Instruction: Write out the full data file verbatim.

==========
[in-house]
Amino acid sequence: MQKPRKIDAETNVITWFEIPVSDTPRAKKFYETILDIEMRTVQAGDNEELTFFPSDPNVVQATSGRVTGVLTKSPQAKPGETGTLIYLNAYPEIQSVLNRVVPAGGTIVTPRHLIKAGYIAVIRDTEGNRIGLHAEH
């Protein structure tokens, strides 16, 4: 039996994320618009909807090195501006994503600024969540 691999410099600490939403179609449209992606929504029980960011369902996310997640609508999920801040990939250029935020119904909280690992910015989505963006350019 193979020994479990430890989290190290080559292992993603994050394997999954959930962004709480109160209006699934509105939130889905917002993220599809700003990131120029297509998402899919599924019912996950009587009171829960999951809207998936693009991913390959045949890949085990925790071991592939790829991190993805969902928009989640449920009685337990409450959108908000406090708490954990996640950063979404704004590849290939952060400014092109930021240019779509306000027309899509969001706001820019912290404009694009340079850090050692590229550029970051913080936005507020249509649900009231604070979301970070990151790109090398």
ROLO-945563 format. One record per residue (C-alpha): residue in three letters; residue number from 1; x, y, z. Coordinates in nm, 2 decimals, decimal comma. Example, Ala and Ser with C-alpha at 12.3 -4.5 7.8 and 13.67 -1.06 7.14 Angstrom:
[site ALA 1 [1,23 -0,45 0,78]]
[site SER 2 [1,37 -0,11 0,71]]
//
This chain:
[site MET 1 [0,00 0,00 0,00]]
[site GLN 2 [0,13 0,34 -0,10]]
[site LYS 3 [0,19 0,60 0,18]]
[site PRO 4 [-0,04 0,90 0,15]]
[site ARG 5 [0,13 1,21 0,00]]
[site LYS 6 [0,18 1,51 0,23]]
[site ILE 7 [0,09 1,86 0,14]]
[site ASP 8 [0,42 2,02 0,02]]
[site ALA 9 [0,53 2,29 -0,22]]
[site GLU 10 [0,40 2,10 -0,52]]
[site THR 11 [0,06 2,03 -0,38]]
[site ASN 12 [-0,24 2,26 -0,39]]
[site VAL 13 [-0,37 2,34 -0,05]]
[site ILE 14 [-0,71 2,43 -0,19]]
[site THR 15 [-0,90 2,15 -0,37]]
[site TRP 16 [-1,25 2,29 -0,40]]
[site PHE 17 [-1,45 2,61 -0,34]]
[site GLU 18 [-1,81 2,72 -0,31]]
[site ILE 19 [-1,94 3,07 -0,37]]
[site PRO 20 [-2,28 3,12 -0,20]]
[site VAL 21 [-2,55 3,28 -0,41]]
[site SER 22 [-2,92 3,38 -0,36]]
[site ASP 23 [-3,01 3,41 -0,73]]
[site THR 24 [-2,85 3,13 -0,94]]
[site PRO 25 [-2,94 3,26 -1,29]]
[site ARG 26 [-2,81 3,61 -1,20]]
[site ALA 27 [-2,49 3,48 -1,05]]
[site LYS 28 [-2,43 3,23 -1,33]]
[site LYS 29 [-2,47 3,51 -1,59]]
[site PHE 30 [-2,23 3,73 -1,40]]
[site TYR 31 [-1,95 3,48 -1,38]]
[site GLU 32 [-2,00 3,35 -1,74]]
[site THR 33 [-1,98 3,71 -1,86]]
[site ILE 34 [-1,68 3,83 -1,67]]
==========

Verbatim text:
[in-house]
Amino acid sequence: MQKPRKIDAETNVITWFEIPVSDTPRAKKFYETILDIEMRTVQAGDNEELTFFPSDPNVVQATSGRVTGVLTKSPQAKPGETGTLIYLNAYPEIQSVLNRVVPAGGTIVTPRHLIKAGYIAVIRDTEGNRIGLHAEH
């Protein structure tokens, strides 16, 4: 039996994320618009909807090195501006994503600024969540 691999410099600490939403179609449209992606929504029980960011369902996310997640609508999920801040990939250029935020119904909280690992910015989505963006350019 193979020994479990430890989290190290080559292992993603994050394997999954959930962004709480109160209006699934509105939130889905917002993220599809700003990131120029297509998402899919599924019912996950009587009171829960999951809207998936693009991913390959045949890949085990925790071991592939790829991190993805969902928009989640449920009685337990409450959108908000406090708490954990996640950063979404704004590849290939952060400014092109930021240019779509306000027309899509969001706001820019912290404009694009340079850090050692590229550029970051913080936005507020249509649900009231604070979301970070990151790109090398």
ROLO-945563 format. One record per residue (C-alpha): residue in three letters; residue number from 1; x, y, z. Coordinates in nm, 2 decimals, decimal comma. Example, Ala and Ser with C-alpha at 12.3 -4.5 7.8 and 13.67 -1.06 7.14 Angstrom:
[site ALA 1 [1,23 -0,45 0,78]]
[site SER 2 [1,37 -0,11 0,71]]
//
This chain:
[site MET 1 [0,00 0,00 0,00]]
[site GLN 2 [0,13 0,34 -0,10]]
[site LYS 3 [0,19 0,60 0,18]]
[site PRO 4 [-0,04 0,90 0,15]]
[site ARG 5 [0,13 1,21 0,00]]
[site LYS 6 [0,18 1,51 0,23]]
[site ILE 7 [0,09 1,86 0,14]]
[site ASP 8 [0,42 2,02 0,02]]
[site ALA 9 [0,53 2,29 -0,22]]
[site GLU 10 [0,40 2,10 -0,52]]
[site THR 11 [0,06 2,03 -0,38]]
[site ASN 12 [-0,24 2,26 -0,39]]
[site VAL 13 [-0,37 2,34 -0,05]]
[site ILE 14 [-0,71 2,43 -0,19]]
[site THR 15 [-0,90 2,15 -0,37]]
[site TRP 16 [-1,25 2,29 -0,40]]
[site PHE 17 [-1,45 2,61 -0,34]]
[site GLU 18 [-1,81 2,72 -0,31]]
[site ILE 19 [-1,94 3,07 -0,37]]
[site PRO 20 [-2,28 3,12 -0,20]]
[site VAL 21 [-2,55 3,28 -0,41]]
[site SER 22 [-2,92 3,38 -0,36]]
[site ASP 23 [-3,01 3,41 -0,73]]
[site THR 24 [-2,85 3,13 -0,94]]
[site PRO 25 [-2,94 3,26 -1,29]]
[site ARG 26 [-2,81 3,61 -1,20]]
[site ALA 27 [-2,49 3,48 -1,05]]
[site LYS 28 [-2,43 3,23 -1,33]]
[site LYS 29 [-2,47 3,51 -1,59]]
[site PHE 30 [-2,23 3,73 -1,40]]
[site TYR 31 [-1,95 3,48 -1,38]]
[site GLU 32 [-2,00 3,35 -1,74]]
[site THR 33 [-1,98 3,71 -1,86]]
[site ILE 34 [-1,68 3,83 -1,67]]